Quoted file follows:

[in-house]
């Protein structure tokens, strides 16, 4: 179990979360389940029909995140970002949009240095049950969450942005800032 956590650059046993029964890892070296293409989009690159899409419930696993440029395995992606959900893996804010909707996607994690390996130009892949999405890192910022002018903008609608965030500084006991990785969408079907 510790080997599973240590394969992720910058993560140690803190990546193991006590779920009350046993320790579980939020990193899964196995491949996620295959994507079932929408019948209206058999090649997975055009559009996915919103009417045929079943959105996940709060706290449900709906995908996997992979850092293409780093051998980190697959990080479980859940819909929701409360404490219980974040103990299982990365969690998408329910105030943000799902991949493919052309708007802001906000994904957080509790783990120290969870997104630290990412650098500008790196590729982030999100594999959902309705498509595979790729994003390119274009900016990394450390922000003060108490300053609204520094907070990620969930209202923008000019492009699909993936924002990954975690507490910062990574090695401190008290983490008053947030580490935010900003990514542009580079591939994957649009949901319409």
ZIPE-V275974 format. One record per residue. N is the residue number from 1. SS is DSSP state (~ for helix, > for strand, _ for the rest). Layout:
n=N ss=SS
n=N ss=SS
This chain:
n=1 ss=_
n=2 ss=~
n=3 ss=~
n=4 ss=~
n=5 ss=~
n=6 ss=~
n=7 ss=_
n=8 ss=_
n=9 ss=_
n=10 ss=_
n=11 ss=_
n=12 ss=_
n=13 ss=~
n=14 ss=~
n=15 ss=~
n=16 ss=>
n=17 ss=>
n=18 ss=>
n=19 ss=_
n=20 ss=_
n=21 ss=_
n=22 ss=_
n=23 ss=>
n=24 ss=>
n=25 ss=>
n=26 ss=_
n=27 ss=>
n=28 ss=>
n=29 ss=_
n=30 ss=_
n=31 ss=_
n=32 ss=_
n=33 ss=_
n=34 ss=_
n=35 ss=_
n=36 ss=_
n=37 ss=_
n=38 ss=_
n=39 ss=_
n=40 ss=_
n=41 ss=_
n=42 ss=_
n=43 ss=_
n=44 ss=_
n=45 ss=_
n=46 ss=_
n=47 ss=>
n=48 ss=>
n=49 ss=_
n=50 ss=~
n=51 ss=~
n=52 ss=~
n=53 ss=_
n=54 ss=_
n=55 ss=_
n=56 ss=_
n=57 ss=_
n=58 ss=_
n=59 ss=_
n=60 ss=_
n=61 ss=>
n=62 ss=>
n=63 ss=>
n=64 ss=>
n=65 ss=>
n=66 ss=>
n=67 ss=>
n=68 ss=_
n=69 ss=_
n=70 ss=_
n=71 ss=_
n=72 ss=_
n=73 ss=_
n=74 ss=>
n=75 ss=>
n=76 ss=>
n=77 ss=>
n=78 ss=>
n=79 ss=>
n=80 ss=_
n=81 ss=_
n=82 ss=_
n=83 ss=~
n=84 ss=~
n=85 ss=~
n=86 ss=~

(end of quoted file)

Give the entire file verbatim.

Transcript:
[in-house]
């Protein structure tokens, strides 16, 4: 179990979360389940029909995140970002949009240095049950969450942005800032 956590650059046993029964890892070296293409989009690159899409419930696993440029395995992606959900893996804010909707996607994690390996130009892949999405890192910022002018903008609608965030500084006991990785969408079907 510790080997599973240590394969992720910058993560140690803190990546193991006590779920009350046993320790579980939020990193899964196995491949996620295959994507079932929408019948209206058999090649997975055009559009996915919103009417045929079943959105996940709060706290449900709906995908996997992979850092293409780093051998980190697959990080479980859940819909929701409360404490219980974040103990299982990365969690998408329910105030943000799902991949493919052309708007802001906000994904957080509790783990120290969870997104630290990412650098500008790196590729982030999100594999959902309705498509595979790729994003390119274009900016990394450390922000003060108490300053609204520094907070990620969930209202923008000019492009699909993936924002990954975690507490910062990574090695401190008290983490008053947030580490935010900003990514542009580079591939994957649009949901319409």
ZIPE-V275974 format. One record per residue. N is the residue number from 1. SS is DSSP state (~ for helix, > for strand, _ for the rest). Layout:
n=N ss=SS
n=N ss=SS
This chain:
n=1 ss=_
n=2 ss=~
n=3 ss=~
n=4 ss=~
n=5 ss=~
n=6 ss=~
n=7 ss=_
n=8 ss=_
n=9 ss=_
n=10 ss=_
n=11 ss=_
n=12 ss=_
n=13 ss=~
n=14 ss=~
n=15 ss=~
n=16 ss=>
n=17 ss=>
n=18 ss=>
n=19 ss=_
n=20 ss=_
n=21 ss=_
n=22 ss=_
n=23 ss=>
n=24 ss=>
n=25 ss=>
n=26 ss=_
n=27 ss=>
n=28 ss=>
n=29 ss=_
n=30 ss=_
n=31 ss=_
n=32 ss=_
n=33 ss=_
n=34 ss=_
n=35 ss=_
n=36 ss=_
n=37 ss=_
n=38 ss=_
n=39 ss=_
n=40 ss=_
n=41 ss=_
n=42 ss=_
n=43 ss=_
n=44 ss=_
n=45 ss=_
n=46 ss=_
n=47 ss=>
n=48 ss=>
n=49 ss=_
n=50 ss=~
n=51 ss=~
n=52 ss=~
n=53 ss=_
n=54 ss=_
n=55 ss=_
n=56 ss=_
n=57 ss=_
n=58 ss=_
n=59 ss=_
n=60 ss=_
n=61 ss=>
n=62 ss=>
n=63 ss=>
n=64 ss=>
n=65 ss=>
n=66 ss=>
n=67 ss=>
n=68 ss=_
n=69 ss=_
n=70 ss=_
n=71 ss=_
n=72 ss=_
n=73 ss=_
n=74 ss=>
n=75 ss=>
n=76 ss=>
n=77 ss=>
n=78 ss=>
n=79 ss=>
n=80 ss=_
n=81 ss=_
n=82 ss=_
n=83 ss=~
n=84 ss=~
n=85 ss=~
n=86 ss=~